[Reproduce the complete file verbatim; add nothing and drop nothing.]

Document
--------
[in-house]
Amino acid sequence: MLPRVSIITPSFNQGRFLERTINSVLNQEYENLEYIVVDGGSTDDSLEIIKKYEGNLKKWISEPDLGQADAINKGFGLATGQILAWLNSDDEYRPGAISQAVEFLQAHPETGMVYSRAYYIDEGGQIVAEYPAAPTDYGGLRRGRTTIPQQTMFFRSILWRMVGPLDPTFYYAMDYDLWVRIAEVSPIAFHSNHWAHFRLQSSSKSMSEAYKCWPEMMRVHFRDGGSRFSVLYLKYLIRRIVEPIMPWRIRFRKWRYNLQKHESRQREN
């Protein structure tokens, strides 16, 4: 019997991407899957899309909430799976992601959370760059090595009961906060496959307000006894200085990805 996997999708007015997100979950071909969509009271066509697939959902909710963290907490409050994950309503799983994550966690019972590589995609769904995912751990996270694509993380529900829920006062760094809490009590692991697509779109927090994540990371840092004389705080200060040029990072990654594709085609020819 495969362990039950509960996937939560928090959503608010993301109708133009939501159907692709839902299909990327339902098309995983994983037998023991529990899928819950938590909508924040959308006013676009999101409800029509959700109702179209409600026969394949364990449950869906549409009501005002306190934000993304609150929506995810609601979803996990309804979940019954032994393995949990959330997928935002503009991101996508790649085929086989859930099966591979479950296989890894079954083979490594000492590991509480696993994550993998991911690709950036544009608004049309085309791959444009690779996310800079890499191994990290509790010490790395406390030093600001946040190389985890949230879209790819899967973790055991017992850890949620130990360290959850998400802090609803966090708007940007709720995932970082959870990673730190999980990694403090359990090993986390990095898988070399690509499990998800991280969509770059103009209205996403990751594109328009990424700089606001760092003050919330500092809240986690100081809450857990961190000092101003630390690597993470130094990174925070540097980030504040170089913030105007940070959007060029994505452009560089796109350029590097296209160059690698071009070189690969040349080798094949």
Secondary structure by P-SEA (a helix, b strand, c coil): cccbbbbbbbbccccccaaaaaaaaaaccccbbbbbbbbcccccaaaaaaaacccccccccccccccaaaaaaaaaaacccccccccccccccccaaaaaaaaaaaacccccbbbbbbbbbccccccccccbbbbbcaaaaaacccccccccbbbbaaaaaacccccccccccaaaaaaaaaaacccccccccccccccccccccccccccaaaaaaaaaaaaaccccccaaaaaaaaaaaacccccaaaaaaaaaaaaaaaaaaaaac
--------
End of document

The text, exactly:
[in-house]
Amino acid sequence: MLPRVSIITPSFNQGRFLERTINSVLNQEYENLEYIVVDGGSTDDSLEIIKKYEGNLKKWISEPDLGQADAINKGFGLATGQILAWLNSDDEYRPGAISQAVEFLQAHPETGMVYSRAYYIDEGGQIVAEYPAAPTDYGGLRRGRTTIPQQTMFFRSILWRMVGPLDPTFYYAMDYDLWVRIAEVSPIAFHSNHWAHFRLQSSSKSMSEAYKCWPEMMRVHFRDGGSRFSVLYLKYLIRRIVEPIMPWRIRFRKWRYNLQKHESRQREN
């Protein structure tokens, strides 16, 4: 019997991407899957899309909430799976992601959370760059090595009961906060496959307000006894200085990805 996997999708007015997100979950071909969509009271066509697939959902909710963290907490409050994950309503799983994550966690019972590589995609769904995912751990996270694509993380529900829920006062760094809490009590692991697509779109927090994540990371840092004389705080200060040029990072990654594709085609020819 495969362990039950509960996937939560928090959503608010993301109708133009939501159907692709839902299909990327339902098309995983994983037998023991529990899928819950938590909508924040959308006013676009999101409800029509959700109702179209409600026969394949364990449950869906549409009501005002306190934000993304609150929506995810609601979803996990309804979940019954032994393995949990959330997928935002503009991101996508790649085929086989859930099966591979479950296989890894079954083979490594000492590991509480696993994550993998991911690709950036544009608004049309085309791959444009690779996310800079890499191994990290509790010490790395406390030093600001946040190389985890949230879209790819899967973790055991017992850890949620130990360290959850998400802090609803966090708007940007709720995932970082959870990673730190999980990694403090359990090993986390990095898988070399690509499990998800991280969509770059103009209205996403990751594109328009990424700089606001760092003050919330500092809240986690100081809450857990961190000092101003630390690597993470130094990174925070540097980030504040170089913030105007940070959007060029994505452009560089796109350029590097296209160059690698071009070189690969040349080798094949």
Secondary structure by P-SEA (a helix, b strand, c coil): cccbbbbbbbbccccccaaaaaaaaaaccccbbbbbbbbcccccaaaaaaaacccccccccccccccaaaaaaaaaaacccccccccccccccccaaaaaaaaaaaacccccbbbbbbbbbccccccccccbbbbbcaaaaaacccccccccbbbbaaaaaacccccccccccaaaaaaaaaaacccccccccccccccccccccccccccaaaaaaaaaaaaaccccccaaaaaaaaaaaacccccaaaaaaaaaaaaaaaaaaaaac